April 20, 2014
CNC receives largest research grant in college’s history
CNC officially received its largest research grant ever Thursday, which will see more than $2 Million invested into forestry innovation in central BC.
The college received $1.88 million from the Natural Sciences and Engineering Research Council of Canada (NSERC) and $200,000 from the CNC Research Forest Society to research innovations in the forestry industry.
“Our goal is to help the forest industry become more innovative and competitive, while giving our students opportunities to work on cutting-edge technology and innovation opportunities facing the sector today,” said Hardy Griesbauer, CNC’s Director of Applied Research and Innovation. “The forest industry faces a number of challenges, including reduced timber supply from the mountain pine beetle, a skilled labour shortage, and a range of impacts from climate change. At the same time, emerging technologies and information may be able to help forest companies overcome these challenges.”
“We would like to thank NSERC and our partners for this very large investment in applied research at CNC.”
Click here to view the entire news release.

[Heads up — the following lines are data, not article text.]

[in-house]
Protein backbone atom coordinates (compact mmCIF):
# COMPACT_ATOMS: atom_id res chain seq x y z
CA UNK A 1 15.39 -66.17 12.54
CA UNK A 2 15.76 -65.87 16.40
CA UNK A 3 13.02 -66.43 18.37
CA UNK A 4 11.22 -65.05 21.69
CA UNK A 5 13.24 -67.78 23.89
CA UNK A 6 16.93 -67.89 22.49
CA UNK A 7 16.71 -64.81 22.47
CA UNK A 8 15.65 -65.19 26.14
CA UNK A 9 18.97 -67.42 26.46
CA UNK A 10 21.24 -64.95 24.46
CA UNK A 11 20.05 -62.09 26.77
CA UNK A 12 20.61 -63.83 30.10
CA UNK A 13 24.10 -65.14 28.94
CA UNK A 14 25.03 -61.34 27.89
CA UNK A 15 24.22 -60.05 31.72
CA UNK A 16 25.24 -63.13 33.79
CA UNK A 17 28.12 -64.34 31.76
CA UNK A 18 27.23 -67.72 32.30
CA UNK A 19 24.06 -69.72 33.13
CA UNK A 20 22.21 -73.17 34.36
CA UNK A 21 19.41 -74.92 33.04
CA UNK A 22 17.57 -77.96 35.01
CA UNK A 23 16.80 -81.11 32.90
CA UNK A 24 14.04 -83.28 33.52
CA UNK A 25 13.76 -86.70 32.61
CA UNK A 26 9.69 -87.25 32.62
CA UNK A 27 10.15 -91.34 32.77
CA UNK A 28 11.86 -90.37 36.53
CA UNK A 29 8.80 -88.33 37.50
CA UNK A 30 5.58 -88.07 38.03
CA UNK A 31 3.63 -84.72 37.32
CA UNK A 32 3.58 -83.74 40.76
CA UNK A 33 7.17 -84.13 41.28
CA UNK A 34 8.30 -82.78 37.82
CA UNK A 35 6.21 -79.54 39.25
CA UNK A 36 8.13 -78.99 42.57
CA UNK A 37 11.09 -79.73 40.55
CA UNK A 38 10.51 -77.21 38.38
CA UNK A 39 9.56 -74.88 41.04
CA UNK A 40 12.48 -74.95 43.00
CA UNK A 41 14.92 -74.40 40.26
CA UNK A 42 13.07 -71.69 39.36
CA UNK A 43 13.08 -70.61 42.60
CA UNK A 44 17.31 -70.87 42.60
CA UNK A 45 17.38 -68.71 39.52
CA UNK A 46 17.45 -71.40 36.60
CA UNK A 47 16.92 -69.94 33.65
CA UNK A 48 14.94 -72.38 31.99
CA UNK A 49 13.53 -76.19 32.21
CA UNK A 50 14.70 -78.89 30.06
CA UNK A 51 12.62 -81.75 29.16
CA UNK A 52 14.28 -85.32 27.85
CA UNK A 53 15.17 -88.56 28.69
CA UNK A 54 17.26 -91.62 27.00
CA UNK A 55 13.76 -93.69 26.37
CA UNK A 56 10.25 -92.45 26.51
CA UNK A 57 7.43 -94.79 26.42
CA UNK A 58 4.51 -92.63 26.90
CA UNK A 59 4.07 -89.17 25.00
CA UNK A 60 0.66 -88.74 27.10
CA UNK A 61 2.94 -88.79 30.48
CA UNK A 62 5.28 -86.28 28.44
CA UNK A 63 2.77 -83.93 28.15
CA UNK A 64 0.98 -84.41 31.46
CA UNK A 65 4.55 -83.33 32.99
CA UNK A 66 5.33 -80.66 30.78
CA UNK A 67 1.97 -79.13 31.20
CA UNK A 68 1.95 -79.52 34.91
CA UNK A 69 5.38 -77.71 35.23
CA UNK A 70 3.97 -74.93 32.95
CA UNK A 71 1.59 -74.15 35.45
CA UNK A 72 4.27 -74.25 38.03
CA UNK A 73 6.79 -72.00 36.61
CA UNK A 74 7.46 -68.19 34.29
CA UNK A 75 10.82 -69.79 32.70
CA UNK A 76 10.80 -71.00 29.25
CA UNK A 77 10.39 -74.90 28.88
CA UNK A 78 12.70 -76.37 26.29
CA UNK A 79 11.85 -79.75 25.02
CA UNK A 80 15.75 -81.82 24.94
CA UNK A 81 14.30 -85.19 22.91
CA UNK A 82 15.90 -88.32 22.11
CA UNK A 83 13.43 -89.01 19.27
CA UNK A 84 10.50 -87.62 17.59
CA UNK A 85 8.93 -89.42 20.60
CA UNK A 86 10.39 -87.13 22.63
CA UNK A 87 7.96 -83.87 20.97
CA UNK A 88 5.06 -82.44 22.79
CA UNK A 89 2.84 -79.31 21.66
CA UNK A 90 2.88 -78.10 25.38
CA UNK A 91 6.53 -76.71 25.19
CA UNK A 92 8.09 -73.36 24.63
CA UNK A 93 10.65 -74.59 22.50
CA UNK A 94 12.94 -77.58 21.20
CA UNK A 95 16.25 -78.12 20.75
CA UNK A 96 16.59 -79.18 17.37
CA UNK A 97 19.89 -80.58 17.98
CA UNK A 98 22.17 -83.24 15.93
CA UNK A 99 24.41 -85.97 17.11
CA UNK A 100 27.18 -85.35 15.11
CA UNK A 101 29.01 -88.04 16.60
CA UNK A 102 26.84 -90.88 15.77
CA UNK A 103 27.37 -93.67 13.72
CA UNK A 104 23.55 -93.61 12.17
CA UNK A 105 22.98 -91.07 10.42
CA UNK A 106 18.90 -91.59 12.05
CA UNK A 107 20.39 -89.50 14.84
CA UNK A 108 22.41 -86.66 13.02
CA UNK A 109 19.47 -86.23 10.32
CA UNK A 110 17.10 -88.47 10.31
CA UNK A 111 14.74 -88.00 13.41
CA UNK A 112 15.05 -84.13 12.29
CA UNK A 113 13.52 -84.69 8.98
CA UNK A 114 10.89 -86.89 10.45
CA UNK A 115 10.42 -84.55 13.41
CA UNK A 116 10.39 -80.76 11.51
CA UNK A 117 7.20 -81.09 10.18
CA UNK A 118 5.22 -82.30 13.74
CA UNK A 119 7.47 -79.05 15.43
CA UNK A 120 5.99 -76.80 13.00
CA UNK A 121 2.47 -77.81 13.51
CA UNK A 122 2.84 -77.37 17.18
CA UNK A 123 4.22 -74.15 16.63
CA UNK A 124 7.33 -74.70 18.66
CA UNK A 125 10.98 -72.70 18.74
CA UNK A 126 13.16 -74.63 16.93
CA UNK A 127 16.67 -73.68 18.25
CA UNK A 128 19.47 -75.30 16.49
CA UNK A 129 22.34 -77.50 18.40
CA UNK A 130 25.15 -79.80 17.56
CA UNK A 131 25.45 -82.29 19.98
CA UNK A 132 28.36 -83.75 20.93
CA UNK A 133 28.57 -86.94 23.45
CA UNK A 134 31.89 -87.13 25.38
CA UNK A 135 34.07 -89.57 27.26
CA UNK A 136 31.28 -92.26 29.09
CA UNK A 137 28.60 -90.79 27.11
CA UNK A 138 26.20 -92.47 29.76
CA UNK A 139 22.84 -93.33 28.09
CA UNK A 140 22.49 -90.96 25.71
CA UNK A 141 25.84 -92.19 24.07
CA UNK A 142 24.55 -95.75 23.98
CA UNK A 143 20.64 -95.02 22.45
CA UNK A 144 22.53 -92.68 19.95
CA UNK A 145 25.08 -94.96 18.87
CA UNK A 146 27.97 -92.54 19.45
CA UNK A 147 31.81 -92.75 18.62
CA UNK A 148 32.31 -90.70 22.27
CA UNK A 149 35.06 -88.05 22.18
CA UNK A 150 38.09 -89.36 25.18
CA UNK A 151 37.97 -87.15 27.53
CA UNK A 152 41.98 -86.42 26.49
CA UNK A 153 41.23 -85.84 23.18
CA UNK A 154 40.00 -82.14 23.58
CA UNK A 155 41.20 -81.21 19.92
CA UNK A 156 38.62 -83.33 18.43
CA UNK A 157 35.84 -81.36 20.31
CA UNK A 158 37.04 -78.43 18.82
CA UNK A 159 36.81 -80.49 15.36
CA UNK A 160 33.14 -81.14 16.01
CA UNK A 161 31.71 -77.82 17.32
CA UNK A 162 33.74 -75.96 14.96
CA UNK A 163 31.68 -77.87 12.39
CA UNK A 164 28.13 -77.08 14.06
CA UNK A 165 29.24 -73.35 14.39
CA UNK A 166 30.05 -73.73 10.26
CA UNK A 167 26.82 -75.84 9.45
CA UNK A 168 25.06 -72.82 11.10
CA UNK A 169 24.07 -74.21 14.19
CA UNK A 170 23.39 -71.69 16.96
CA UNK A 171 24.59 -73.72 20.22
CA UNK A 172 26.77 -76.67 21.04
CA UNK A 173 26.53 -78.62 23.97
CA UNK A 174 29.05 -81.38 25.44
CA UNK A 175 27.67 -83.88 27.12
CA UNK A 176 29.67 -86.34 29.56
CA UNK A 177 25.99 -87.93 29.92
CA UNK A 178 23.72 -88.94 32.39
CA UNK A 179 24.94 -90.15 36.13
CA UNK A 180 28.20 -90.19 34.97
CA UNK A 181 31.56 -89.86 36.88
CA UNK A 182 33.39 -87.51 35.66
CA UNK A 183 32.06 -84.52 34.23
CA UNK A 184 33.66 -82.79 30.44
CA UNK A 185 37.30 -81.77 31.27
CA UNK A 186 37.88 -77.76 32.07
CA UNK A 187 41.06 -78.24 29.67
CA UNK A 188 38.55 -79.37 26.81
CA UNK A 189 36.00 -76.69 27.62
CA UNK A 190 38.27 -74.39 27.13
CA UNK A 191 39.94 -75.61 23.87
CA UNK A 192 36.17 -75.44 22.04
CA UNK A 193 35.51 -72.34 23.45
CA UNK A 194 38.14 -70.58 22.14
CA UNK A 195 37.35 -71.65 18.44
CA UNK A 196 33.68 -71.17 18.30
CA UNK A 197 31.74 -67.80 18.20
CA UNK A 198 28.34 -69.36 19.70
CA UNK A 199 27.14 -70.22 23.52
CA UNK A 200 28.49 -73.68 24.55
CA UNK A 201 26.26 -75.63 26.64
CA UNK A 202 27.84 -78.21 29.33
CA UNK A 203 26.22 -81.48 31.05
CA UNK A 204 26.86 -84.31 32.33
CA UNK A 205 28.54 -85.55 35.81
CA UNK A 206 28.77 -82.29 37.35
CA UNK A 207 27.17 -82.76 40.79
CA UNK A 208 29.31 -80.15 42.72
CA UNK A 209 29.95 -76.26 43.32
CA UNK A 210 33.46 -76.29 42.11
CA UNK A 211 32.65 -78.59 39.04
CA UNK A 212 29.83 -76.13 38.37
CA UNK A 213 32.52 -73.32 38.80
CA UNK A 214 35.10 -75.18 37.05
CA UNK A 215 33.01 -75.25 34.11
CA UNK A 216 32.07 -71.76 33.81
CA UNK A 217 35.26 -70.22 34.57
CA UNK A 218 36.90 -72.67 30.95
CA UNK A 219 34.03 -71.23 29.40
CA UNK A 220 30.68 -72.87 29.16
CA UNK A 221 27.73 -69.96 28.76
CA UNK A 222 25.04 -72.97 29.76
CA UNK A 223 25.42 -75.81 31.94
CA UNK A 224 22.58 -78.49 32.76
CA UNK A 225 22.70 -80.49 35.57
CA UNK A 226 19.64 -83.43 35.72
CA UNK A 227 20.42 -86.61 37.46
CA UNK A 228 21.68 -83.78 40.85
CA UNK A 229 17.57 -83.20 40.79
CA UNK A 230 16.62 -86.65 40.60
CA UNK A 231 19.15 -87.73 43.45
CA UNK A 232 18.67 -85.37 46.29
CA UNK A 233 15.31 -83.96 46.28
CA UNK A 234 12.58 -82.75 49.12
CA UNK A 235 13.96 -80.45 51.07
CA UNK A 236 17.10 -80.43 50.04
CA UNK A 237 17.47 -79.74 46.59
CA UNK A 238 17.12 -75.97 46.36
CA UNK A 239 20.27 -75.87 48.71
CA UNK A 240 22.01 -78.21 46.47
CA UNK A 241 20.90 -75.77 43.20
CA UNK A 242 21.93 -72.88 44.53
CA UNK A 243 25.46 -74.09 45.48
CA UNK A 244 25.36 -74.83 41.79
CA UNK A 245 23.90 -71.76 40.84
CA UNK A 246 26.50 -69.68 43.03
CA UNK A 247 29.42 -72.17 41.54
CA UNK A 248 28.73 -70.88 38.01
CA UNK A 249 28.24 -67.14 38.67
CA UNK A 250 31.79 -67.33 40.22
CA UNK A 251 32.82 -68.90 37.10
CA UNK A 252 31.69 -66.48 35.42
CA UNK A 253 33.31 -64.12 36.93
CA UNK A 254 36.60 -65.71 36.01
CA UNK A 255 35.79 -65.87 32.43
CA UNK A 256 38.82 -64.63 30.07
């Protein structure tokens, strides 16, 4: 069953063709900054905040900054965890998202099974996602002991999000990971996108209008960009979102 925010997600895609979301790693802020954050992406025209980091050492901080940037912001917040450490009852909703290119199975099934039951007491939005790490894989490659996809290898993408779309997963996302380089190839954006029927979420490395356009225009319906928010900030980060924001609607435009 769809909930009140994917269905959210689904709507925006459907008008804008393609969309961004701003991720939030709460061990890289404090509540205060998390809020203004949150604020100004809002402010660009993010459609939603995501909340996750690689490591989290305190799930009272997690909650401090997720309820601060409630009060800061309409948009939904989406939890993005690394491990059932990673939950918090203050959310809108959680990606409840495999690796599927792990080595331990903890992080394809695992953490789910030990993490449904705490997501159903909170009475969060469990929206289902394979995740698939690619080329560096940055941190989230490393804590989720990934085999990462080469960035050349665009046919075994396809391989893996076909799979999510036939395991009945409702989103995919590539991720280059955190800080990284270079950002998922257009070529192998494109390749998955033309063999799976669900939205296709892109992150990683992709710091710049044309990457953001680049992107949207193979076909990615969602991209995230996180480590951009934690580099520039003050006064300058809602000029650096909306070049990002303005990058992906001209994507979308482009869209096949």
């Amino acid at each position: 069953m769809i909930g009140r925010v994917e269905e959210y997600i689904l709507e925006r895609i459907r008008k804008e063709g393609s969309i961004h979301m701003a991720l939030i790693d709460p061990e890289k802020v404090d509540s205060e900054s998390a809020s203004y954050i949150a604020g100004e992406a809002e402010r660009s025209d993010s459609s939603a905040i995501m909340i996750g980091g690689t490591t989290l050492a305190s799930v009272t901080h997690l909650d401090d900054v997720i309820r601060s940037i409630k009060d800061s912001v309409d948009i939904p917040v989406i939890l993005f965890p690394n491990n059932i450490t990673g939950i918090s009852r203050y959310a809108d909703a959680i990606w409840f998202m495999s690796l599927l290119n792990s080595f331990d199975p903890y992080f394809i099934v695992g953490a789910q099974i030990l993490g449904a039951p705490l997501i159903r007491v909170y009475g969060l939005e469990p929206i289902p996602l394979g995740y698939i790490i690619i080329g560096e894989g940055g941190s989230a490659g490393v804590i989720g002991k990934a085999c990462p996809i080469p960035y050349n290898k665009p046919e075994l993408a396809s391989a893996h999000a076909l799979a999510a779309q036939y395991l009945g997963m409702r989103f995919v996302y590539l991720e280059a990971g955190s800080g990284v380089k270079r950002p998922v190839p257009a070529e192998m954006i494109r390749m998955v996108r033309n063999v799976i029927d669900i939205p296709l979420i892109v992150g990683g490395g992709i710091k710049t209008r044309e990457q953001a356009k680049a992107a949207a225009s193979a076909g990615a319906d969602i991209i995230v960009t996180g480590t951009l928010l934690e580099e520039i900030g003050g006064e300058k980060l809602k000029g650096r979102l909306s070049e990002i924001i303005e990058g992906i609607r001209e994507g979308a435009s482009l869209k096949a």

April 20, 2014
Public Consultation on Area Based Tenure
The provincial government has appointed former Chief Forester, Jim Snetsinger, to undertake public consultation regarding passing legislation that would allow the conversion of an existing volume-based tenure to an area-based tenure. Dunkley Lumber applauds the government’s decision to seek public input on this issue.
Dunkley has held Tree Farm Licence 53, an area-based tenure, since 1989. Having an area-based tenure has encouraged us to take a longer term view of harvesting and silviculture practices since we will be the ones coming back to harvest and reforest the same area again in the future. That continuity of management is not guaranteed with volume-based tenure.
Regardless of the form of tenure, the forest resources managed under that tenure remain public. Holding any form of tenure puts an obligation on the licensee, and the professional foresters who manage the tenure, to plan and act in ways that support the stewardship of all of the values in the forest.
In addition to carefully managing the timber resource, Dunkley has worked hard on Tree Farm Licence 53 to maintain or improve public access to recreational opportunities including fishing, hunting and camping. We have also taken initiatives that support healthy wildlife populations including aggressive replanting and the rehabilitation of in-block roads to return more of the land-base to forest and to provide addition habitat for wildlife.
While area-based tenures may not be appropriate everywhere or for every licensee, we believe that they can add value to the public forest when thoughtfully deployed and carefully managed.